The formation of stars in distant galaxies is still largely unexplored. For the first time, astron-omers at the University of Geneva have now been able to closely observe a star system six billion light-years away. In doing so, they are confirming earlier simulations made by the University of Zurich. One special effect is made possible by the multiple reflections of images that run through the cosmos like a snake.

Today, astronomers have a pretty accurate idea of how stars were formed in the recent cosmic past. But do these laws also apply to older galaxies? For around a...

Im Focus: Visual intelligence is not the same as IQ

Just because someone is smart and well-motivated doesn't mean he or she can learn the visual skills needed to excel at tasks like matching fingerprints, interpreting medical X-rays, keeping track of aircraft on radar displays or forensic face matching.

That is the implication of a new study which shows for the first time that there is a broad range of differences in people's visual ability and that these...

Im Focus: Novel Nano-CT device creates high-resolution 3D-X-rays of tiny velvet worm legs

Computer Tomography (CT) is a standard procedure in hospitals, but so far, the technology has not been suitable for imaging extremely small objects. In PNAS, a team from the Technical University of Munich (TUM) describes a Nano-CT device that creates three-dimensional x-ray images at resolutions up to 100 nanometers. The first test application: Together with colleagues from the University of Kassel and Helmholtz-Zentrum Geesthacht the researchers analyzed the locomotory system of a velvet worm.

During a CT analysis, the object under investigation is x-rayed and a detector measures the respective amount of radiation absorbed from various angles....

Im Focus: Researchers Develop Data Bus for Quantum Computer

The quantum world is fragile; error correction codes are needed to protect the information stored in a quantum object from the deteriorating effects of noise. Quantum physicists in Innsbruck have developed a protocol to pass quantum information between differently encoded building blocks of a future quantum computer, such as processors and memories. Scientists may use this protocol in the future to build a data bus for quantum computers. The researchers have published their work in the journal Nature Communications.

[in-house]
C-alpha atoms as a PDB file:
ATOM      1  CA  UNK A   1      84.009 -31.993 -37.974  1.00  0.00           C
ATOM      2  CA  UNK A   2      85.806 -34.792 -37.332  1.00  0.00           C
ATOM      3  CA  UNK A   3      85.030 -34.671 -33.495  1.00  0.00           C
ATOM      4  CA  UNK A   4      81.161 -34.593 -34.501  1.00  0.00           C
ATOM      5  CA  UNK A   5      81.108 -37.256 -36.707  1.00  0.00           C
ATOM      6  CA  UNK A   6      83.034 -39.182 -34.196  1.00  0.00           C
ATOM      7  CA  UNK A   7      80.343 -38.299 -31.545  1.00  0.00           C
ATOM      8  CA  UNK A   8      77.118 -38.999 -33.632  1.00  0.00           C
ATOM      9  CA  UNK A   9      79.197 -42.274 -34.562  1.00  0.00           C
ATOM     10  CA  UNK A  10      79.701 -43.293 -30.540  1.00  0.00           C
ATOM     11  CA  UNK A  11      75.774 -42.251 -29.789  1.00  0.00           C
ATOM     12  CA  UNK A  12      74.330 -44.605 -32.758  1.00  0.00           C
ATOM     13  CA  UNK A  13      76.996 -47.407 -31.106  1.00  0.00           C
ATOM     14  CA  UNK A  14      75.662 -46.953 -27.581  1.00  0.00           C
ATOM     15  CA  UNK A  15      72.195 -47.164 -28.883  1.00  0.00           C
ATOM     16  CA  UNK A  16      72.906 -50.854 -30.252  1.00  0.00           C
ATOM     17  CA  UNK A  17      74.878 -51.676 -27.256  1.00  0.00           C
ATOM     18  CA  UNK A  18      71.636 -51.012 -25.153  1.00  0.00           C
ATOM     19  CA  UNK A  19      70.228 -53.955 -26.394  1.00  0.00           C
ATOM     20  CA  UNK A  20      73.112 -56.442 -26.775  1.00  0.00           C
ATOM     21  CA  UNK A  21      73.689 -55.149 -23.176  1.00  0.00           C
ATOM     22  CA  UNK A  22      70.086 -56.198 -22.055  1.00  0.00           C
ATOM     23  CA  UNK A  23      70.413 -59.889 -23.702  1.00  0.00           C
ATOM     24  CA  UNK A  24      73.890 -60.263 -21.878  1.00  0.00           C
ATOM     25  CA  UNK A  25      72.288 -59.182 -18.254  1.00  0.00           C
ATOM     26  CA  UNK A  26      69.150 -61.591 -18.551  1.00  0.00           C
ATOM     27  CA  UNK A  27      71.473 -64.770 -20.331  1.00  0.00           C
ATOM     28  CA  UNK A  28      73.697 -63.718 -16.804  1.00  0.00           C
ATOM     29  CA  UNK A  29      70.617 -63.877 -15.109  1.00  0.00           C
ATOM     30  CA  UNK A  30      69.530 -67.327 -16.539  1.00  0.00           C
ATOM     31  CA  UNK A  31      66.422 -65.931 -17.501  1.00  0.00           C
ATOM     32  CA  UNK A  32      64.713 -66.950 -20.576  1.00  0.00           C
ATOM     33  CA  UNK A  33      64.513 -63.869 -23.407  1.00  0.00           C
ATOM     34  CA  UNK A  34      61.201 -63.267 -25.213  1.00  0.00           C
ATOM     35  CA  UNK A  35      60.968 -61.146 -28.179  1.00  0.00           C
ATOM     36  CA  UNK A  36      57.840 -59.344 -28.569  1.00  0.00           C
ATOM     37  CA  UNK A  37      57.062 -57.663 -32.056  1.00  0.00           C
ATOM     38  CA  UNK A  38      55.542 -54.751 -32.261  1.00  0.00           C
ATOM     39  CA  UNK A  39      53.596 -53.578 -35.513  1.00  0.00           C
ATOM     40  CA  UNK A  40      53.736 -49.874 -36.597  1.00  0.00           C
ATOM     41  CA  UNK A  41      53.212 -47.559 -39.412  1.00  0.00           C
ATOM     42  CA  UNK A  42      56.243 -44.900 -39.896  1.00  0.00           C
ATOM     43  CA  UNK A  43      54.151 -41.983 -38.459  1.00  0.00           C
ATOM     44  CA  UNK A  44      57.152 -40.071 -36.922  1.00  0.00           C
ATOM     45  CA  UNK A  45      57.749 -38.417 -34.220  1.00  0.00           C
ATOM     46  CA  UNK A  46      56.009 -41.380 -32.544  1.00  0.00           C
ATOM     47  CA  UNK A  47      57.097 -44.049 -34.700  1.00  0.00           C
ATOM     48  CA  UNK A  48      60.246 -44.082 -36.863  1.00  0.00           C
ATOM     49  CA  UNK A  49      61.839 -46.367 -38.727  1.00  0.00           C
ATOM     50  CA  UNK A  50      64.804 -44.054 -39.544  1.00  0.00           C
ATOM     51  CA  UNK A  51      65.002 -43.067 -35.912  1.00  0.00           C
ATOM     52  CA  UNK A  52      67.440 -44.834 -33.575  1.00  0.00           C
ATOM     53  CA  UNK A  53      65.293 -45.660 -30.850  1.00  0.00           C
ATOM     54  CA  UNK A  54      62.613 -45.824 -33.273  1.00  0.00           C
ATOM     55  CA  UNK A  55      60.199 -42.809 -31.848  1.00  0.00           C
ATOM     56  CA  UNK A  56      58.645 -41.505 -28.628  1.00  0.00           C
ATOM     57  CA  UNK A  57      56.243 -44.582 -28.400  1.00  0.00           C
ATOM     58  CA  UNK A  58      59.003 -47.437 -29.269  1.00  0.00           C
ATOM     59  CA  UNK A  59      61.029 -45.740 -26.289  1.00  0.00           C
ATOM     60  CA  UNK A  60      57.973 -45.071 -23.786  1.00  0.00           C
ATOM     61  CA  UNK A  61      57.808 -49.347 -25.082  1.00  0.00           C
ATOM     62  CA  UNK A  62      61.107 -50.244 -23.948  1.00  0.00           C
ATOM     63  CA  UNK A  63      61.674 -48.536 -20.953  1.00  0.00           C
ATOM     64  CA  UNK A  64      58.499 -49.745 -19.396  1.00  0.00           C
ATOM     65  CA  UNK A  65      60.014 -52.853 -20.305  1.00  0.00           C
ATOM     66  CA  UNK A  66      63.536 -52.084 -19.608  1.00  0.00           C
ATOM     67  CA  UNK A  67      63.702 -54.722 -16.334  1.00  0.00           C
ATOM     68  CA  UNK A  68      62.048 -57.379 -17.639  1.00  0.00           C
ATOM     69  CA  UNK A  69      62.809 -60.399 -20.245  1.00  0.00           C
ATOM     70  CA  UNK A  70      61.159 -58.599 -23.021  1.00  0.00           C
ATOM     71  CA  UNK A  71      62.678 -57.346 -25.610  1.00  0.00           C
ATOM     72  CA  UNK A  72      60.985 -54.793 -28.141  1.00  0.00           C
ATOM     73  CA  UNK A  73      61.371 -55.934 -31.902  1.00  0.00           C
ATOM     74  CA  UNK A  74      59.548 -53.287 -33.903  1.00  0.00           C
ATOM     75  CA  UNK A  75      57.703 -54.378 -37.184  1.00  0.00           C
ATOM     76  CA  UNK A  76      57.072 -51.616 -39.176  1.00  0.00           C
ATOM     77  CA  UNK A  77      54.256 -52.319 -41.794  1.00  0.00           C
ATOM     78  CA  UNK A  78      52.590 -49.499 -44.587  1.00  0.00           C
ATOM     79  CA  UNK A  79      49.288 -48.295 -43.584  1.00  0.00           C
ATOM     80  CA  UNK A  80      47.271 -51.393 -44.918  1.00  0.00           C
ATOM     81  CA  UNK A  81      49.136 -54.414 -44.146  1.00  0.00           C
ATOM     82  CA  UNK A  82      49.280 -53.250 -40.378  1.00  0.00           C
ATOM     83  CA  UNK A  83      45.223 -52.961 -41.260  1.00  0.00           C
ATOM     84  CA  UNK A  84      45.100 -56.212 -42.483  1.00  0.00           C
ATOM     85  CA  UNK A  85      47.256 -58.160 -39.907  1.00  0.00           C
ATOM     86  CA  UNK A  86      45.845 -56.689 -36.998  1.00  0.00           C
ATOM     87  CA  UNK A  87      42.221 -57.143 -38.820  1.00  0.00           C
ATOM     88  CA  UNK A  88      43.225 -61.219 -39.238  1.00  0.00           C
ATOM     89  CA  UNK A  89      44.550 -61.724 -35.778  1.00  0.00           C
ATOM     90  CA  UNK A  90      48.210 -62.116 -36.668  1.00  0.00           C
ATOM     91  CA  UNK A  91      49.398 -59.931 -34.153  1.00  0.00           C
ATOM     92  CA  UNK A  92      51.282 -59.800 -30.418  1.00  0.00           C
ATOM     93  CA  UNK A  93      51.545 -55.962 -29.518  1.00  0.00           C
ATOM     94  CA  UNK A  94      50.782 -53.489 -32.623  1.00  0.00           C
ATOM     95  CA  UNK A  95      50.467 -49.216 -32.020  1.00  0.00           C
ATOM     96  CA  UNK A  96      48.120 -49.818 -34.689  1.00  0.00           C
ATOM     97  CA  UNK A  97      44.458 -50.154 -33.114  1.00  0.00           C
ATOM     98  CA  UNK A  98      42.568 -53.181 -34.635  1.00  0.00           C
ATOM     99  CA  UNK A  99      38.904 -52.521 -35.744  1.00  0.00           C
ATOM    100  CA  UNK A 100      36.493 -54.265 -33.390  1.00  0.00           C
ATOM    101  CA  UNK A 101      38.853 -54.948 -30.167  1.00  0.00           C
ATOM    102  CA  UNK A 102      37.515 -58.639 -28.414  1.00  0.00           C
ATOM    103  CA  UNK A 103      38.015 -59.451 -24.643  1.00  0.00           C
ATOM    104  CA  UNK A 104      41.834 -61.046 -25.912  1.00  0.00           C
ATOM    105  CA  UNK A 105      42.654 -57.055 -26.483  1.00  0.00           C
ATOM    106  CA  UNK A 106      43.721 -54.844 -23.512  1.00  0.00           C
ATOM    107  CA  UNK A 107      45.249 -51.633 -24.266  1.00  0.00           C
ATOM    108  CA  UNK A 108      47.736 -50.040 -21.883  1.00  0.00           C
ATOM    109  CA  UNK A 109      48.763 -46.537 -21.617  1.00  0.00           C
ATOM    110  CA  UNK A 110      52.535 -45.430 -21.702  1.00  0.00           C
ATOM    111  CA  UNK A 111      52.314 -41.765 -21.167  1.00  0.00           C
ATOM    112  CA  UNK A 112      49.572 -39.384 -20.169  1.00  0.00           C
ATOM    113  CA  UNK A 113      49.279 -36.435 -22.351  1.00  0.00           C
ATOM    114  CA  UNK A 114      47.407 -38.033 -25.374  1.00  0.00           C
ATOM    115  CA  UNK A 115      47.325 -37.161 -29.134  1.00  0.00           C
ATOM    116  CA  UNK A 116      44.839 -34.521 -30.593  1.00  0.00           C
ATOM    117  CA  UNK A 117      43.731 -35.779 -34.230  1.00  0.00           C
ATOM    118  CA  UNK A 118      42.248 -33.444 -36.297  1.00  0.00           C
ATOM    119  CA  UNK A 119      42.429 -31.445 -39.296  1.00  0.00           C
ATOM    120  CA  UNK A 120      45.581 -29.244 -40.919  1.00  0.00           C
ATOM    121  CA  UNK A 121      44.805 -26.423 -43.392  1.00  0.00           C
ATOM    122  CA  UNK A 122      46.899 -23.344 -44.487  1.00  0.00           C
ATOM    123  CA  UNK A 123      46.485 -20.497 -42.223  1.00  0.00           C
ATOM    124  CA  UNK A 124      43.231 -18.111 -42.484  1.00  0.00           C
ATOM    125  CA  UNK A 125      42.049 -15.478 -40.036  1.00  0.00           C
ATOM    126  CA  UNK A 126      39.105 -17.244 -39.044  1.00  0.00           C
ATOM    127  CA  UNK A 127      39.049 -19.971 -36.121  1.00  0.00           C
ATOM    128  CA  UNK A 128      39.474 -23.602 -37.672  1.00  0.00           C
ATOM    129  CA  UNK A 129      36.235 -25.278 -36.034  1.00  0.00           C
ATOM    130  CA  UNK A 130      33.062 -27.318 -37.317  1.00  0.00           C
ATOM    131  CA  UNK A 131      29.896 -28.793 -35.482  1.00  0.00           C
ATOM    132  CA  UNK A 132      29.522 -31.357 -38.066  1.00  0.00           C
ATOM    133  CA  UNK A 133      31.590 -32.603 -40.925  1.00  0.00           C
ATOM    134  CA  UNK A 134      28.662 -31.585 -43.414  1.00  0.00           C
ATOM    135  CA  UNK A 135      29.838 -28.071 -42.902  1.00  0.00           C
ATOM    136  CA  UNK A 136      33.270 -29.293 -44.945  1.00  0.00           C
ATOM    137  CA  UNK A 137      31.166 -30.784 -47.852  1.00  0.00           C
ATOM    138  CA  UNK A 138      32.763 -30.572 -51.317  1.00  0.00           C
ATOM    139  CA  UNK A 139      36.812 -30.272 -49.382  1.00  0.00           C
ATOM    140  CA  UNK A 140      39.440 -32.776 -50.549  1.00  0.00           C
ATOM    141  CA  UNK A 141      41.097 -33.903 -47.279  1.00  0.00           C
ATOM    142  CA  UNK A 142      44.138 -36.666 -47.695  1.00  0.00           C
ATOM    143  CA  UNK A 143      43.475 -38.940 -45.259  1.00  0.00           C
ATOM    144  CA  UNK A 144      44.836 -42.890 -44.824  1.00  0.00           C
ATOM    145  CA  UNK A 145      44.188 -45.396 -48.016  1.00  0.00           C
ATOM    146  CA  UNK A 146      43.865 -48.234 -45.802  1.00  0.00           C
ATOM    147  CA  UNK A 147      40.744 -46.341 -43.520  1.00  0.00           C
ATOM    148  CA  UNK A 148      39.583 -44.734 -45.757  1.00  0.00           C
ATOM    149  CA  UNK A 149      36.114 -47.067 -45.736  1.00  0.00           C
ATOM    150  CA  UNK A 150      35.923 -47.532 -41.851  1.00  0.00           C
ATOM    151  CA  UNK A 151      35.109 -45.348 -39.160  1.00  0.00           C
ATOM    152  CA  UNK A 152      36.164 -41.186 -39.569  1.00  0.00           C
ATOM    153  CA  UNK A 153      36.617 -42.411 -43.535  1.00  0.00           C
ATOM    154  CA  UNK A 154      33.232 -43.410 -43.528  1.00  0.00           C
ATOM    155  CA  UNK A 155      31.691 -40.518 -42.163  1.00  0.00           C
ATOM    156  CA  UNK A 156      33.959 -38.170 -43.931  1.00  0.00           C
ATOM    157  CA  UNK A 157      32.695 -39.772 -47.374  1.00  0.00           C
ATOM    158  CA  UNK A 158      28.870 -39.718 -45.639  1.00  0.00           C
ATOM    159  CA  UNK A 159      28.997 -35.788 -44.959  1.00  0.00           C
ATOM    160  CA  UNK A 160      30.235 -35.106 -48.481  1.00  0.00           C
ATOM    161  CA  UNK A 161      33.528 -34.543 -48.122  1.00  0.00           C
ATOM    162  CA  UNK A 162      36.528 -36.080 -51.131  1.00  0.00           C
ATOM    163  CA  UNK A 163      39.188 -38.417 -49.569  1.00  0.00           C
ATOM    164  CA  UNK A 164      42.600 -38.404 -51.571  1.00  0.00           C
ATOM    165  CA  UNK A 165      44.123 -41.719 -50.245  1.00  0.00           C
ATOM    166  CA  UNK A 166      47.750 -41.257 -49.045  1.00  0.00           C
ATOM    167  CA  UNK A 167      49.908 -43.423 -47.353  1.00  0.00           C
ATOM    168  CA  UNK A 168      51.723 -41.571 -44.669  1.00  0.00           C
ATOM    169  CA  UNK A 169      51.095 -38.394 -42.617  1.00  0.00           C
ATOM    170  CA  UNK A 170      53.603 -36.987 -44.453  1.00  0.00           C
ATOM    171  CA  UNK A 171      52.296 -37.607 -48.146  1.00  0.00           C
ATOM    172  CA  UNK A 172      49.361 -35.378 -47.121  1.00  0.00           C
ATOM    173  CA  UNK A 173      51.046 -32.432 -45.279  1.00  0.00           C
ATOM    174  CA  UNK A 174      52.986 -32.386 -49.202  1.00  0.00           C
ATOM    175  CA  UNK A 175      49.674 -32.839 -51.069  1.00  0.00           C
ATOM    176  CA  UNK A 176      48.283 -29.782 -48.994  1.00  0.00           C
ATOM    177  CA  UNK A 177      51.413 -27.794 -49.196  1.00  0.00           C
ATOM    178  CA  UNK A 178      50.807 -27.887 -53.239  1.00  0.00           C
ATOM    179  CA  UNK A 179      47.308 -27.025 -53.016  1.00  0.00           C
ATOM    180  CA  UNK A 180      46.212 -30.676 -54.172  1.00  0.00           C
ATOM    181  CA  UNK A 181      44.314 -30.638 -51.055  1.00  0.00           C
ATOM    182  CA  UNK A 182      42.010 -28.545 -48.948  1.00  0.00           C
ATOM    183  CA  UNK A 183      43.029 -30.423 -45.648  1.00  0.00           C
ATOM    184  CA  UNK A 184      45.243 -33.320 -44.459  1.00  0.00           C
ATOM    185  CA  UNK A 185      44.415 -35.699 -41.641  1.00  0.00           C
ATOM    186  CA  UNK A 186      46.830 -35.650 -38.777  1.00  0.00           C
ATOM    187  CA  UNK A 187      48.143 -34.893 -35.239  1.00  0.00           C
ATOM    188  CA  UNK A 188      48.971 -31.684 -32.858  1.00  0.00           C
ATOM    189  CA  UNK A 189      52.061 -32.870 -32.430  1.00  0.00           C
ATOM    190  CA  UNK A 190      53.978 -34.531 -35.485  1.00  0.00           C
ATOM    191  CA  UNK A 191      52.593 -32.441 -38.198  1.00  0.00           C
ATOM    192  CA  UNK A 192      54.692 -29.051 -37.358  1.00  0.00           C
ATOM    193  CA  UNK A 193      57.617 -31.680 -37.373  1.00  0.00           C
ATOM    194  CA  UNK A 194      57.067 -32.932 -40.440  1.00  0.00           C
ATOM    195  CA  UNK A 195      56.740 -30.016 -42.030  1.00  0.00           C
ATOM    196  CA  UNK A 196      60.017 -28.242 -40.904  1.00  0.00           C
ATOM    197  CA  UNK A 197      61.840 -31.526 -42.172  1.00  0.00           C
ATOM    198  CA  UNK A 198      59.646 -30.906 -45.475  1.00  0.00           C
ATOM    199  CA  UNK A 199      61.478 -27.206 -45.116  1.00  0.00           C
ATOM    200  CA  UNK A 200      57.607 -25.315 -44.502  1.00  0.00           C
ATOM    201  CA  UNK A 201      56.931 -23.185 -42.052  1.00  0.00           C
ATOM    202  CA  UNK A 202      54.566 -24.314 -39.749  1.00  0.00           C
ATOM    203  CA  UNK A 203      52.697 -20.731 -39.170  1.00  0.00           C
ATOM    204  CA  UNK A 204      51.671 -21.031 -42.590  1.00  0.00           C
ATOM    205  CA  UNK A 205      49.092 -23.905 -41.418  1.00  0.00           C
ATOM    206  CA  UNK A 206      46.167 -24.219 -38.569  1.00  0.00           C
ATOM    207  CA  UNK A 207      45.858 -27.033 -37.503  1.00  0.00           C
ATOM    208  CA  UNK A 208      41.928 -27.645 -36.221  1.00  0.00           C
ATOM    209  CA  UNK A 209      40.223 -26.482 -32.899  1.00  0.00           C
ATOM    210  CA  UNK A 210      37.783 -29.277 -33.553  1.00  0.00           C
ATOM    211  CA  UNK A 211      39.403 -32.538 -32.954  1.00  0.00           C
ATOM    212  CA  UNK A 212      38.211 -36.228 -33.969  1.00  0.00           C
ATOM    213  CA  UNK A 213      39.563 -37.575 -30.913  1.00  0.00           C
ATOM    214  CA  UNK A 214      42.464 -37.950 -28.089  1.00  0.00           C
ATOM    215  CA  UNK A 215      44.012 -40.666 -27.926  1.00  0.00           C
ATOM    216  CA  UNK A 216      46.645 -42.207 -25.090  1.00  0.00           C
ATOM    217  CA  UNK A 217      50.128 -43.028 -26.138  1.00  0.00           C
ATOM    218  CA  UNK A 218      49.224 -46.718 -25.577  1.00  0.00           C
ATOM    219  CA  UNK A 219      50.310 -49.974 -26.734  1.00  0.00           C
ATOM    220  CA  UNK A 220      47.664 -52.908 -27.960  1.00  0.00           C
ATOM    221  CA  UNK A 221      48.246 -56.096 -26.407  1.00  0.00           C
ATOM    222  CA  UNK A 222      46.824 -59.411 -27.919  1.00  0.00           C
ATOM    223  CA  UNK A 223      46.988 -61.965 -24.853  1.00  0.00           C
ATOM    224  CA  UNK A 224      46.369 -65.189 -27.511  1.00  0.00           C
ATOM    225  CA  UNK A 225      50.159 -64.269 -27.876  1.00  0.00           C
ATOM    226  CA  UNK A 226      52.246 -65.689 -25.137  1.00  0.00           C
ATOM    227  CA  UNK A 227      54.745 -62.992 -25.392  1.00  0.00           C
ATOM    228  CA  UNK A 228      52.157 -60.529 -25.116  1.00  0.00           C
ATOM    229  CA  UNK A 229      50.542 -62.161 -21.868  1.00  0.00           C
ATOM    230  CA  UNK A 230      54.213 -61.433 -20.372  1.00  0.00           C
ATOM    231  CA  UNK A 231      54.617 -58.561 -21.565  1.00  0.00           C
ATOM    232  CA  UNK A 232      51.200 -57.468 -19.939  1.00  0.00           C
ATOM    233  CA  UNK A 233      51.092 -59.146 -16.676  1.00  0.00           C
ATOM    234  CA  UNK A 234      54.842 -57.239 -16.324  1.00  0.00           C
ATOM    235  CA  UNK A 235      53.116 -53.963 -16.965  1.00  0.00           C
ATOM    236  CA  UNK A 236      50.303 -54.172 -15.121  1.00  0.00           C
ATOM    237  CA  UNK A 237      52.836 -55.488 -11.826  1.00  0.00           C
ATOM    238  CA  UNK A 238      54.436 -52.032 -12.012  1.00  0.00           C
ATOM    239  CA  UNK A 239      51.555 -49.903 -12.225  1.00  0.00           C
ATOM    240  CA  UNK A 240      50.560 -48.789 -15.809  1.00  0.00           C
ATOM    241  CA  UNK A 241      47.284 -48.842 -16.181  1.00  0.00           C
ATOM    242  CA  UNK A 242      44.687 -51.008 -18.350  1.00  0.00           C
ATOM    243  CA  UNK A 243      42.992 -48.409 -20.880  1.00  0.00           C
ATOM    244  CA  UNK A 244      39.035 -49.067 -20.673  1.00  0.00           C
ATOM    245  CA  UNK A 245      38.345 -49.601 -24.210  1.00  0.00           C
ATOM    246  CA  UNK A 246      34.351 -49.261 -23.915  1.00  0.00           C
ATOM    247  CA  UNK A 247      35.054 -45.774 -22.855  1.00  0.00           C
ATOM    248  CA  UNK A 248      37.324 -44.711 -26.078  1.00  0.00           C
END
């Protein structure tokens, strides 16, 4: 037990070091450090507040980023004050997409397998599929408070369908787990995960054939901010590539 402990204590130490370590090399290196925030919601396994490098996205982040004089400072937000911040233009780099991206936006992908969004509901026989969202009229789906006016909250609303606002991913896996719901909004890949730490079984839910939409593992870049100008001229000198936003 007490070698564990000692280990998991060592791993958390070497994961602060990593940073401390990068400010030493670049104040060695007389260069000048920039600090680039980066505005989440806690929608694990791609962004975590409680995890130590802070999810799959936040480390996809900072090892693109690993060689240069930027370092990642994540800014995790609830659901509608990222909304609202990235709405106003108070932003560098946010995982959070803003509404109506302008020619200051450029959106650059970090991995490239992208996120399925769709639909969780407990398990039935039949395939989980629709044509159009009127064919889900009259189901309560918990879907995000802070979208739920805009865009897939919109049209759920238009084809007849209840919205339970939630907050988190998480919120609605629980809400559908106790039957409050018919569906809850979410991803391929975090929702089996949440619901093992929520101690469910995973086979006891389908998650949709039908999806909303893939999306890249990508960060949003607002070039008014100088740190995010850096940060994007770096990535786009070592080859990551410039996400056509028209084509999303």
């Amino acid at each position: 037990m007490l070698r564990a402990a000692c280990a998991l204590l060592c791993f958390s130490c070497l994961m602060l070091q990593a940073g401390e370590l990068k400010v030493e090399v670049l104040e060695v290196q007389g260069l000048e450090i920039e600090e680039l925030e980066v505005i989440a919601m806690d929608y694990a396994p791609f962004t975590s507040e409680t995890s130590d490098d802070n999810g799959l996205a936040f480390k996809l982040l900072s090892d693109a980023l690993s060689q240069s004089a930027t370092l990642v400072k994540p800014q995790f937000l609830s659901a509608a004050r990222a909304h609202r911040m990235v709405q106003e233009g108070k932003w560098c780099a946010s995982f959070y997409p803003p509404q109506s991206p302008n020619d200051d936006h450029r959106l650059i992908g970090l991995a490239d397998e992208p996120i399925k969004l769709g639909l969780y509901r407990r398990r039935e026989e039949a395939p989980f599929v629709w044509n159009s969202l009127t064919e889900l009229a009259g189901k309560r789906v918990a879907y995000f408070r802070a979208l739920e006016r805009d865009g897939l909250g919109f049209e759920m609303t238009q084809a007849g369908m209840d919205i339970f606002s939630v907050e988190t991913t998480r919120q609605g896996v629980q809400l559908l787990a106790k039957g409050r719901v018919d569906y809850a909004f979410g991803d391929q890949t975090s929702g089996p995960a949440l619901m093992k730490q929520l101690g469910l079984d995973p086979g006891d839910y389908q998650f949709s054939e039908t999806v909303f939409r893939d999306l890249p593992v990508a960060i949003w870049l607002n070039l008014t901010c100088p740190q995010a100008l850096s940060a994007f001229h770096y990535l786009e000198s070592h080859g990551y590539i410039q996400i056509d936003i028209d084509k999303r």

Future quantum computers will be able to solve problems where conventional computers fail today. We are still far away from any large-scale implementation,...

Im Focus: Wrinkles give heat a jolt in pillared graphene

Rice University researchers test 3-D carbon nanostructures' thermal transport abilities

Pillared graphene would transfer heat better if the theoretical material had a few asymmetric junctions that caused wrinkles, according to Rice University...

All Focus news of the innovation-report >>>

Anzeige

Anzeige

Event News

Ecology Across Borders: International conference brings together 1,500 ecologists

15.11.2017 | Event News

Road into laboratory: Users discuss biaxial fatigue-testing for car and truck wheel

15.11.2017 | Event News

#Berlin5GWeek: The right network for Industry 4.0

30.10.2017 | Event News

 
Latest News

NASA detects solar flare pulses at Sun and Earth

17.11.2017 | Physics and Astronomy

NIST scientists discover how to switch liver cancer cell growth from 2-D to 3-D structures

17.11.2017 | Health and Medicine

The importance of biodiversity in forests could increase due to climate change

17.11.2017 | Studies and Analyses

VideoLinks
B2B-VideoLinks
More VideoLinks >>>